The last thing I wanted to share is that I am a primary care physician. We do like to see patients in the office periodically to examine them and provide them with the preventive and chronic disease care they deserve. We have all had to acclimate to doing things virtually, but it is the physician’s prerogative if they have a level of comfort with that and how often we can do it. Some doctors prefer not to perform care virtually at all. I don’t mind doing it, but it would be preferred over in-office evaluation in certain situations. I understand you reside in two states, but I do not have licenses that permit me to practice in multiple states, and many physicians don’t.
Licenses are very state-specific, and we have certain rules and regulations to follow. Early during the pandemic, much of those regulations were relaxed to permit physicians to see patients virtually and to travel to other states to provide care, but now they have been reinstituted so we are not doing virtual visits as much. I have several patients who travel for work and who reside in other states as well, and they are aware and I was hoping you were, that given certain medical conditions they have and if I am to be their primary care physician, we do request an in-office evaluation from time to time.
I apologize that your perception of your experience with us has been sub-optimal. To do our very best to care for all patients, it is certainly evident we may not please all. It was always my goal to help you in whatever way possible and never to harm, and I thought our patient-physician relationships with you and your wife were good. We understand if we have lost your trust and assurance in our care delivery and respect your decision to ascertain health care for primary care elsewhere for you and your wife. If you have chosen to do so, please let us know, and we will note such in your charts appropriately. It was my pleasure and privilege to serve as your primary care physician during the period you allowed me to do so, and I wish you both nothing but the very best in your quest to ascertain the care you desire. Godspeed.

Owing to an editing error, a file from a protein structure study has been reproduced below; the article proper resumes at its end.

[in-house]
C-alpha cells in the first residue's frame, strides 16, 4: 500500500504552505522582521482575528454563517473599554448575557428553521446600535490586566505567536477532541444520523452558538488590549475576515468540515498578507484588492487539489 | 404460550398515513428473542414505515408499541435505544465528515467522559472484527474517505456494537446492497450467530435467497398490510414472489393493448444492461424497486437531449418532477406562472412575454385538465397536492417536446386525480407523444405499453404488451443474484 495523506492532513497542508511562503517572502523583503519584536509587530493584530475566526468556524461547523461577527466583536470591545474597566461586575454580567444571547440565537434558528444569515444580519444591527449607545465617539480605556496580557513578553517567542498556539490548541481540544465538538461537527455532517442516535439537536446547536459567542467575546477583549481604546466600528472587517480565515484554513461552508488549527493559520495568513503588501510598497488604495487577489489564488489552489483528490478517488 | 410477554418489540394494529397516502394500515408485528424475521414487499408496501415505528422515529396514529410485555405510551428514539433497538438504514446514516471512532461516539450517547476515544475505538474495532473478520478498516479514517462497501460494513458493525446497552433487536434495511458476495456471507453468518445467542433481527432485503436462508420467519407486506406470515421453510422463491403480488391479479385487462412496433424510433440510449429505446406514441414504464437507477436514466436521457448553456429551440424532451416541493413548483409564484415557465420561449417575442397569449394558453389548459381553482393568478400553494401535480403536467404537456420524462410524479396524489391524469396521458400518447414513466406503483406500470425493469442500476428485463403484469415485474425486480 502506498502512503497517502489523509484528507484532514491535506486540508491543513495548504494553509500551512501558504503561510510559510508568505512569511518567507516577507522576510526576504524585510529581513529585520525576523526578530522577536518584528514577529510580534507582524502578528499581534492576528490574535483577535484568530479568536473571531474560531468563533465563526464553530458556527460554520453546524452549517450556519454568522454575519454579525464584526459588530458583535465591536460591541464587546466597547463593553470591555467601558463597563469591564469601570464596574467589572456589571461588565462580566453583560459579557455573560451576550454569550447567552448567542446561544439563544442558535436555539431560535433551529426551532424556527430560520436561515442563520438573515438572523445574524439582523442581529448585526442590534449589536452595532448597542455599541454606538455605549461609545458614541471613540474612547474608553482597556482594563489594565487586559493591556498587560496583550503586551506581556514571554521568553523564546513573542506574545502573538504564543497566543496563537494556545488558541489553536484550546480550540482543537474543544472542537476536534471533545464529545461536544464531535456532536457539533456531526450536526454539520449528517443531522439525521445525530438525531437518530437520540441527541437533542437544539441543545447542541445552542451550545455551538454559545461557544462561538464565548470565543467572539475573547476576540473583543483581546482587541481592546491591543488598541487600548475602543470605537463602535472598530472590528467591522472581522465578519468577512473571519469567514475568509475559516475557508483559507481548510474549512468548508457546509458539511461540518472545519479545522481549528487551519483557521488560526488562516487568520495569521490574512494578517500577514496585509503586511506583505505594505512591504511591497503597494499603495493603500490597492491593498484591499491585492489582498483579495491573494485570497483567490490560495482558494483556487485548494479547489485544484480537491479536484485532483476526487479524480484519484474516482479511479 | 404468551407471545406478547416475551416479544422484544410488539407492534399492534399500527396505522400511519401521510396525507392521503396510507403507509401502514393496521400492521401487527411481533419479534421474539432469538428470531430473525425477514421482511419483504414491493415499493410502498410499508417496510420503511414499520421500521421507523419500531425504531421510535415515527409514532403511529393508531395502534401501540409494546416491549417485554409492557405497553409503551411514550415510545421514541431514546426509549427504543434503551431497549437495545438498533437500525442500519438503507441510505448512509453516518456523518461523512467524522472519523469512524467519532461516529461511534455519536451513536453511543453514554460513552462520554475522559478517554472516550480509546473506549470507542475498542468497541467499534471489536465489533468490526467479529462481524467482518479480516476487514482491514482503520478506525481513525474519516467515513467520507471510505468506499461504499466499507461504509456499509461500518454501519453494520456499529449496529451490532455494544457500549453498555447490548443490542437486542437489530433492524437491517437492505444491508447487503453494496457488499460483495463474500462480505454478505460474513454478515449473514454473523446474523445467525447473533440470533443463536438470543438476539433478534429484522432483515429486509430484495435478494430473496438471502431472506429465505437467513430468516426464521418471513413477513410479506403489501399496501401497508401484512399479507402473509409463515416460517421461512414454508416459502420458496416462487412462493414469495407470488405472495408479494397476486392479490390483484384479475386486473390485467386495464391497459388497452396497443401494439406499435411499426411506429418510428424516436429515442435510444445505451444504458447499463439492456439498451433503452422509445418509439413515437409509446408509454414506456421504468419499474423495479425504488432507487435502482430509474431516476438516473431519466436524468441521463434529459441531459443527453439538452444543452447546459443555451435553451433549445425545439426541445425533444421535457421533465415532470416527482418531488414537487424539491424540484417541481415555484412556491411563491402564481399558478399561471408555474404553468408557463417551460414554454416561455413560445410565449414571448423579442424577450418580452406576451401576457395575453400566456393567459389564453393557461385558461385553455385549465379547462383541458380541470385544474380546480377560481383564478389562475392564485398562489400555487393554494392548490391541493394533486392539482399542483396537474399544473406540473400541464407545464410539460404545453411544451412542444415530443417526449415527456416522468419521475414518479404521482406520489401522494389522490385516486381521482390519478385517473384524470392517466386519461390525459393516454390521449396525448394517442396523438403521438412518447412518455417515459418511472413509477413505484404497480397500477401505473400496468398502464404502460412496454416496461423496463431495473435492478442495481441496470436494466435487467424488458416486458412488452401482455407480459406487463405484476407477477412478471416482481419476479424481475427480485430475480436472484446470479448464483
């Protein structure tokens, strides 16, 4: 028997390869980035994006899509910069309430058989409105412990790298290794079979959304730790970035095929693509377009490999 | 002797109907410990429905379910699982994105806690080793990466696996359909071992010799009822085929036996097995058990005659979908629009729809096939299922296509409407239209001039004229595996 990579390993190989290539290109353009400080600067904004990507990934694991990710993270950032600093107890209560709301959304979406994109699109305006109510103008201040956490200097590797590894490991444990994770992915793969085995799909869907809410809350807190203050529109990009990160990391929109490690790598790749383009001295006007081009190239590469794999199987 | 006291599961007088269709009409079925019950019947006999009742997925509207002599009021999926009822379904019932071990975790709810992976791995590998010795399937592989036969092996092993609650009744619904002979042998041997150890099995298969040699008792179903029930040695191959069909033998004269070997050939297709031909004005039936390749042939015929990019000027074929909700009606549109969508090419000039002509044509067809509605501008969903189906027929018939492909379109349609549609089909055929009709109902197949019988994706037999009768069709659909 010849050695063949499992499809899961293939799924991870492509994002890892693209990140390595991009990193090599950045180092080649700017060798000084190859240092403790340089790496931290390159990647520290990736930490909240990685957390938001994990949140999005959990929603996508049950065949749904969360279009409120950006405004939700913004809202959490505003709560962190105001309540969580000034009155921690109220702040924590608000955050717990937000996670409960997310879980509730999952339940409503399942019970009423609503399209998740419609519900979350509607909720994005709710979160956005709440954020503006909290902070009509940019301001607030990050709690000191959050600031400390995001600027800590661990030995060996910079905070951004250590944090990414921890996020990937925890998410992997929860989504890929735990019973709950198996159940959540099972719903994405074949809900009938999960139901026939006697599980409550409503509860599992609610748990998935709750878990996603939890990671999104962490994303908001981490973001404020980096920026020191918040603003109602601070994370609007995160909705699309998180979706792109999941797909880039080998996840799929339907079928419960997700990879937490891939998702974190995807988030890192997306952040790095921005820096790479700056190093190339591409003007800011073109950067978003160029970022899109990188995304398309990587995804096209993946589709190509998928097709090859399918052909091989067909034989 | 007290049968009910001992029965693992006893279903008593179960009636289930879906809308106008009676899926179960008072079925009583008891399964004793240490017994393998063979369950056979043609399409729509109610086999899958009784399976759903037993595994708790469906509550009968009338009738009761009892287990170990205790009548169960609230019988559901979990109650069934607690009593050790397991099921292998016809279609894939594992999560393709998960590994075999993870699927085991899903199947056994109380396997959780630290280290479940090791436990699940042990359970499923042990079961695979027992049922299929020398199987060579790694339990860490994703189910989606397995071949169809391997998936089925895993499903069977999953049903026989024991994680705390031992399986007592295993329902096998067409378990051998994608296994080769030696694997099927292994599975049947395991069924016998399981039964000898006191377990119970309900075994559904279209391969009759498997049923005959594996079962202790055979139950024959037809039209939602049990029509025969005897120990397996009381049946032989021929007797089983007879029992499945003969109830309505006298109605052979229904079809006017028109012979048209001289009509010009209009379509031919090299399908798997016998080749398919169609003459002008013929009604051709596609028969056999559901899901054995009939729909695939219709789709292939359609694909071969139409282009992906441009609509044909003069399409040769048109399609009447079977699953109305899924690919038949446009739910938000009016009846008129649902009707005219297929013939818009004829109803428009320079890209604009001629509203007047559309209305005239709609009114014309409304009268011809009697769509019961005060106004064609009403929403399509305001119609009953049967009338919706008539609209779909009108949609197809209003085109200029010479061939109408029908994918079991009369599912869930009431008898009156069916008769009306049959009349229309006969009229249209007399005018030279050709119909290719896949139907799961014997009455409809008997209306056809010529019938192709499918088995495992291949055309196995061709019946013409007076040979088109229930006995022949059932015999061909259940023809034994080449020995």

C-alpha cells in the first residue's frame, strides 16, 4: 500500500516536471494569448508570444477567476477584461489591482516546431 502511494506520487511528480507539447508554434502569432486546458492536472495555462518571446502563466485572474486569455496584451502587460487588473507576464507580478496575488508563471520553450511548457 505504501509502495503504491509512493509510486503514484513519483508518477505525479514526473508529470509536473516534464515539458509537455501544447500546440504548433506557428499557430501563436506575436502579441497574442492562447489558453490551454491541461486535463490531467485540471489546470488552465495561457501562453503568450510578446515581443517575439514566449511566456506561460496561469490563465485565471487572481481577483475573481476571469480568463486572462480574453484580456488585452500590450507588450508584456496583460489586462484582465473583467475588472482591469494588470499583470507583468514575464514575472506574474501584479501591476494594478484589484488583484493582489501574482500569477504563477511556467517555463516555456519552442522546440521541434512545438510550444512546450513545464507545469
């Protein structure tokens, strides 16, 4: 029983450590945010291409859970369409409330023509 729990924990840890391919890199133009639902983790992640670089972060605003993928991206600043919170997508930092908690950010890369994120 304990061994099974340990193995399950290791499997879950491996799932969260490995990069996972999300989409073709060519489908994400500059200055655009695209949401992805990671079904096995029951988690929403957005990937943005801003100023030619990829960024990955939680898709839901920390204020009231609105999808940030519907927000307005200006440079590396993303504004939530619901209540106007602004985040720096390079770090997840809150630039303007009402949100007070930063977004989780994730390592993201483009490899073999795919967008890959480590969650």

Earl Stewart, Jr. is an internal medicine physician in Atlanta, Georgia, a 2023 Doximity Digital Health Fellow, and a 2023 Climate and Health Equity Fellow (CHEF) with the Medical Society Consortium on Climate and Health. He can be reached on E.S.J., M.D., LinkedIn, Twitter @EarlStewartJr, and Doximity.